CRA disallowed $41K of the expenses claimed on the following basis: 

  1. the taxpayer was not earning income from January to November = no source of income, no deduction
  2. the repairs and maintenance claimed, specifically to the $22K deducted, was capital in nature and it should not be claimed as current expense.  They could be added to the cost of building, but not as a one-time write-off. 

Taxpayer appealed. 

The judge analyzed the case with respect to CRA’s position:

  1. Was the Vancouver property a source of income?  
  • A taxpayer cannot deduct expenses unless he/she is incurring the expenses in an attempt to make a profit with “objective standards of business like behaviour.” 
  • Taxpayer has rented out the property before and after of the exterior remediation.  He was conducting repairs in an objective standard of businesslike behaviour.  The judge concluded that the unit was a source of income before, during and after the renovations. 
  • Just because the property wasn’t able to be rented out from January 2012 to November 2012, it wasn’t earning income during that time, but it does not mean that it was not a source of income – which simply put, allows the taxpayer to deduct the expenses. 
  • Taxpayer attempted to rent out this unit during the entire remediation period.  (Documentation matters!)
  • So yes, the judge decided that the taxpayer could indeed expenses from January to November 2012, even though the property wasn’t earning any income. 
  1. Can he deduct the repairs & maintenance of $22K?
  • The judge reviewed the detail of renovation work completed.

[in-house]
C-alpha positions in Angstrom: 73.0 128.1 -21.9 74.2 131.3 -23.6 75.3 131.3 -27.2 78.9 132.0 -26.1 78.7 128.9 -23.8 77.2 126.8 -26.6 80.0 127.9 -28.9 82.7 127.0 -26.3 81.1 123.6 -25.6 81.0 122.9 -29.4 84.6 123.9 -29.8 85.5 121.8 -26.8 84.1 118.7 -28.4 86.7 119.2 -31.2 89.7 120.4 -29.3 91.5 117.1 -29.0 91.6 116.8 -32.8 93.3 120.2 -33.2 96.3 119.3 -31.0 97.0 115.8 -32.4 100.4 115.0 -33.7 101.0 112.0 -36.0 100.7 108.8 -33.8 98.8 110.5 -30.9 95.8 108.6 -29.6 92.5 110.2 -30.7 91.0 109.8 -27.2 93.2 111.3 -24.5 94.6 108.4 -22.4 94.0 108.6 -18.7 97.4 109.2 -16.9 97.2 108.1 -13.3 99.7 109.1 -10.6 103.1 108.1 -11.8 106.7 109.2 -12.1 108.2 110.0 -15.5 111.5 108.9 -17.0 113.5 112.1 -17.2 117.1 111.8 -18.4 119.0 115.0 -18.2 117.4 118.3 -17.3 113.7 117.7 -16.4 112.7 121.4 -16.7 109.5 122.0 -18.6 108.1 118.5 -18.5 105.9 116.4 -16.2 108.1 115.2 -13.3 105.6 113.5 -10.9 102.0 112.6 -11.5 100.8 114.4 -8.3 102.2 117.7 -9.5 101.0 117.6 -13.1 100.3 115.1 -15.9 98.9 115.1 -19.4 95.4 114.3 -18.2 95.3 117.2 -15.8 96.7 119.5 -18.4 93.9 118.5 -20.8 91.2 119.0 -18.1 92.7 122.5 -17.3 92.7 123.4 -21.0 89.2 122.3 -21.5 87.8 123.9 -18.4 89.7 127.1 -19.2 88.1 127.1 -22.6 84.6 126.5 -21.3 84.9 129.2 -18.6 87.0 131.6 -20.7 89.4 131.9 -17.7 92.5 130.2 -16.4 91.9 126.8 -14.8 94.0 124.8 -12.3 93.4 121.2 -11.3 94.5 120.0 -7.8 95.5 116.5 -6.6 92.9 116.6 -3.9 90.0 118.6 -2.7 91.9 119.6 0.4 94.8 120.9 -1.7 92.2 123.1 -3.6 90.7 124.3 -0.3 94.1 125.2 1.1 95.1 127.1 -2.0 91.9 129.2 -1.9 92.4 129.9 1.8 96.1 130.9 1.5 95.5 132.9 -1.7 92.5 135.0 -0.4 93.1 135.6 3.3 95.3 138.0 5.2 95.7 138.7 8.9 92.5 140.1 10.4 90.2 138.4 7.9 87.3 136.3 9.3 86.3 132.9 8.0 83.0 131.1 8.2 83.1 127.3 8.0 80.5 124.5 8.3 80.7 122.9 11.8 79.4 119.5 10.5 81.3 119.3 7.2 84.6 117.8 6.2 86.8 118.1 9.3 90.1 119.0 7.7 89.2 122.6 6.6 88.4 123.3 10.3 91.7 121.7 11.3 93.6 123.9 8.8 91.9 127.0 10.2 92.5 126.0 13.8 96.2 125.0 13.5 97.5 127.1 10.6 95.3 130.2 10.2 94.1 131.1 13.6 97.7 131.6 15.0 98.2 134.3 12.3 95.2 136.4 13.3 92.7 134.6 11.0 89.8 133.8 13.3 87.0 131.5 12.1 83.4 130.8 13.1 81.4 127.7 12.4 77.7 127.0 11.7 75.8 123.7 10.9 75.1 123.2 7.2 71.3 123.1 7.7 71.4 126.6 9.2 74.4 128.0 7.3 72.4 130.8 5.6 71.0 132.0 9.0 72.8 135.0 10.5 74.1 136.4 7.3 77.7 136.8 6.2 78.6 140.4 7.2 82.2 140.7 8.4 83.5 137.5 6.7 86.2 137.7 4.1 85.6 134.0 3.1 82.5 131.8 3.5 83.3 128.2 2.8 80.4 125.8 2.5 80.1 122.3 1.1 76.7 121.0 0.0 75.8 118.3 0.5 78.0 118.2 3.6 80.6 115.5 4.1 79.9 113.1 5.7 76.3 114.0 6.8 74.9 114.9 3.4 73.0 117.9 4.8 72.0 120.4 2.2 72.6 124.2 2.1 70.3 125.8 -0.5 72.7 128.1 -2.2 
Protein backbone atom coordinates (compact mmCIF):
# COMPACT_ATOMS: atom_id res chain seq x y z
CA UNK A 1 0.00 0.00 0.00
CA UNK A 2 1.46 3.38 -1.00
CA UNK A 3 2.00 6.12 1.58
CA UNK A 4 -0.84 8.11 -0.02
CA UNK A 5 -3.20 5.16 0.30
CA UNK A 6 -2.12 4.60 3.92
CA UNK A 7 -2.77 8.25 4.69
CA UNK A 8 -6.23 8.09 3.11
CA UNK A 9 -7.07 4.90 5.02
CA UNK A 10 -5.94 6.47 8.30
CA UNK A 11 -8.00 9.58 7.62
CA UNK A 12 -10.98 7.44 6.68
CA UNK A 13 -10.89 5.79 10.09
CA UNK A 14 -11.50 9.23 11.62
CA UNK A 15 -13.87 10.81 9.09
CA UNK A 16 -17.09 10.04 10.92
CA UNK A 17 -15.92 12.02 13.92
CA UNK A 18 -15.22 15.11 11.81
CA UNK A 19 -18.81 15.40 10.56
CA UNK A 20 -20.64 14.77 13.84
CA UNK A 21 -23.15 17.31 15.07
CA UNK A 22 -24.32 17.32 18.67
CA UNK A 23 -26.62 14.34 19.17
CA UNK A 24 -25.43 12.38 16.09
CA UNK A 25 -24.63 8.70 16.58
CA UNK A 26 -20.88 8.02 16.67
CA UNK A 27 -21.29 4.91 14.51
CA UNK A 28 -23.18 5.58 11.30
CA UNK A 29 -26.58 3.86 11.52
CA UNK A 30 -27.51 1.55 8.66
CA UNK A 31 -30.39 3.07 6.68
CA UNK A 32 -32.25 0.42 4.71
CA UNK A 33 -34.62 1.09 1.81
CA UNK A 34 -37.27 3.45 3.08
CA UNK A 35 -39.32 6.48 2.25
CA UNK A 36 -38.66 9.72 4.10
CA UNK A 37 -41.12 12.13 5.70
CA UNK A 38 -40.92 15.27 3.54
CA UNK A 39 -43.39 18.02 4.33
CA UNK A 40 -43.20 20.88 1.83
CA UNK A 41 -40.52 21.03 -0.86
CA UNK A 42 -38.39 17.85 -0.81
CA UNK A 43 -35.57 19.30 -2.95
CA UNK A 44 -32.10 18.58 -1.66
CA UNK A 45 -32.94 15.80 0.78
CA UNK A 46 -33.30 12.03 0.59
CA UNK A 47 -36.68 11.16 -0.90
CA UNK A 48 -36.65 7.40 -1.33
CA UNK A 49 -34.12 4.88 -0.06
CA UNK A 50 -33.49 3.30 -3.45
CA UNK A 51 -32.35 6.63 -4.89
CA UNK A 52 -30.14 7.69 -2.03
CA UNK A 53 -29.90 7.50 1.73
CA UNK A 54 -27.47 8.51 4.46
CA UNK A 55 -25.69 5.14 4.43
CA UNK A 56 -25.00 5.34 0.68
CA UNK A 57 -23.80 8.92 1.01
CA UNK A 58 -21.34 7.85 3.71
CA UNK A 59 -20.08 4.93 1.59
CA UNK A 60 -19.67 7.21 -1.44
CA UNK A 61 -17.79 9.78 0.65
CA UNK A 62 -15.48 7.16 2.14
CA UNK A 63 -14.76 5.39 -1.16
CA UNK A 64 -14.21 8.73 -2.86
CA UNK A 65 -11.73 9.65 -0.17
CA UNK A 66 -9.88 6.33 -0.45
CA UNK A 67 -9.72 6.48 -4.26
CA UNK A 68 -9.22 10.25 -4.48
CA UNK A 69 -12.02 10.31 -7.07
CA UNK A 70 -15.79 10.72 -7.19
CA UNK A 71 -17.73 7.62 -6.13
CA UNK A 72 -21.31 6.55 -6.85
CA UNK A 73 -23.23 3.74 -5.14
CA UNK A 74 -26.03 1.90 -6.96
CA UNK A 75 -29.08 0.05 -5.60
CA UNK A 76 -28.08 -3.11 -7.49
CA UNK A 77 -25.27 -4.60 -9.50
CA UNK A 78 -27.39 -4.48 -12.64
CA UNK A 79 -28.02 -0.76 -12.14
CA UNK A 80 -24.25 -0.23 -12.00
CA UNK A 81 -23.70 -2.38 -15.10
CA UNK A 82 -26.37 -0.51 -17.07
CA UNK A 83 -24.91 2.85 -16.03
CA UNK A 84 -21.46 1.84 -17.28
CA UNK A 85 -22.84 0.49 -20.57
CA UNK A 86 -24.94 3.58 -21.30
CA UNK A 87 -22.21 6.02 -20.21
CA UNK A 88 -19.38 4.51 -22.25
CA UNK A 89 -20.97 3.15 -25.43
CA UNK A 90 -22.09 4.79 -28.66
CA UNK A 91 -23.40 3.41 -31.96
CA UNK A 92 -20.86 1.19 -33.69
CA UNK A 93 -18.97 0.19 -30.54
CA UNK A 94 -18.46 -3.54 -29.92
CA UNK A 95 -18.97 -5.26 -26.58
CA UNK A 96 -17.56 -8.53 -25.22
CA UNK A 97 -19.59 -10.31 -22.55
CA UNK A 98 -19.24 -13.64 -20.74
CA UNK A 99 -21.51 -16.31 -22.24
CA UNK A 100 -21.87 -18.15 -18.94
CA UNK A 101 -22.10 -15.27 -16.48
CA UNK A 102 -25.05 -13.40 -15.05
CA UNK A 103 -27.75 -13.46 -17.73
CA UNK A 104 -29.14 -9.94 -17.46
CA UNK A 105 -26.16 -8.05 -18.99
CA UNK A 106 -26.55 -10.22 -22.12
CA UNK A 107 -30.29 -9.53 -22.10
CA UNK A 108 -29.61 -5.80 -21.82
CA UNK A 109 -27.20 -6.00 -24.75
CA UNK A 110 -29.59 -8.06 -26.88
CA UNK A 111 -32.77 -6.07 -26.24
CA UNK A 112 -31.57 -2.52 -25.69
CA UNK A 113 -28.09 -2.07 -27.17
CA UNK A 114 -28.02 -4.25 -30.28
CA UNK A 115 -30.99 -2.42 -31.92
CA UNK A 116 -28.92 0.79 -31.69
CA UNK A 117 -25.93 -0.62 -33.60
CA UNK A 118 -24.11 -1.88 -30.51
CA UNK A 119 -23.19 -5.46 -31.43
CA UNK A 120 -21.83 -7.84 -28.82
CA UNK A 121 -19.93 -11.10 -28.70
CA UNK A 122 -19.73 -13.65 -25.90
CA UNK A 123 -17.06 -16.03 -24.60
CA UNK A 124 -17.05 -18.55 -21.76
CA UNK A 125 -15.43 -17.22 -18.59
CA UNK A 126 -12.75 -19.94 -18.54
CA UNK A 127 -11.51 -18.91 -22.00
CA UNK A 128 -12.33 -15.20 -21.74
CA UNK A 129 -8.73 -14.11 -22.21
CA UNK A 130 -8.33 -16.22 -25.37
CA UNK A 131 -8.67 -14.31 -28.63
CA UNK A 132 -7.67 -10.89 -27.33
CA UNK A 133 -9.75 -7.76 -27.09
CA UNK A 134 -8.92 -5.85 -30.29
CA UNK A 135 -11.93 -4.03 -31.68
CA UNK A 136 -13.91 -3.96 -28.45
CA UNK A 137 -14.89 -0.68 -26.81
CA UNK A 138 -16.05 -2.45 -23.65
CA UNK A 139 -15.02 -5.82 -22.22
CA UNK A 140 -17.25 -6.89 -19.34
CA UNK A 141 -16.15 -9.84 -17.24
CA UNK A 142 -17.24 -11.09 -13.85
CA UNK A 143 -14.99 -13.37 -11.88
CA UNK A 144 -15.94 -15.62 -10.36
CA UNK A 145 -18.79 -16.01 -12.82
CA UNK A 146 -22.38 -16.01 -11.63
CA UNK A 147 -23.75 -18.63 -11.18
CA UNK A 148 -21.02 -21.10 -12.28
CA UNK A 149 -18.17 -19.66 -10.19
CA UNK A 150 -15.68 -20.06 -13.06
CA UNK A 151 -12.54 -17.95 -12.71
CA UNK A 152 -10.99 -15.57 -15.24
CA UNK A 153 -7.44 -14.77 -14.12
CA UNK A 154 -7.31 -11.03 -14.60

• The work was meant to replace existing items that were worn out and had reached the end of their useful life. 
  • Repairs were done for less than $24K, not a material amount considering the work done. 
  • Repairs did not require building permits
  • No redesign of unit, did not change or alter the functionality of the unit, no change in layout.
  • Materials used were similar in quality, no upgrades to better quality products. 
  • Repairs was restorative and not rehabilitative.  
  • Just because a lot of repairs are done all at once, it does not make the expenditures “capital in nature”
  • Cost of repairs compared to value of property was only 5% of the value of the unit.  Not much in the hot real estate market. 

Bottom line, the judge sided with the taxpayer on the deducting $22K worth of repairs.  😊

Reading court case is interesting, using them and applying them to our clients’ situation just make it a lot more useful.  

Hopefully you have some takeaways as well. 

Until next time, happy Canadian Real Estate Investing.

Cherry Chan, CPA, CA

Your Real Estate Accountant

3 replies
  1. Sajjad S
    Sajjad S says:

    Thats an awesome story! thanks for sharing in such great details.
    LLs should be allowed to deduct utilities that reach end of life as a current expense.

    Reply
  2. Christian Szpilfogel
    Christian Szpilfogel says:

    Insightful article as always Cherry. It also shows the lengths CRA will go in terms of taking absolute positions. The tax payer bears the cost of defending themselves (though it is tax deductible, LOL). The best audit is one you can avoid. A good accountant helps navigate these waters.

    Reply
    • Cherry Chan
      Cherry Chan says:

      Absolutely Christian.

      Best audit is the one you can avoid.

      I once advised a client not to write off his renovation cost (which created tens of thousands of rental losses). Not because it wasn’t legitimate, it was because I knew there’re numbers in his returns that were not properly supported.

      While we’re eligible to deduct the rental losses at times, it’s important to look at the big picture as well.

      Reply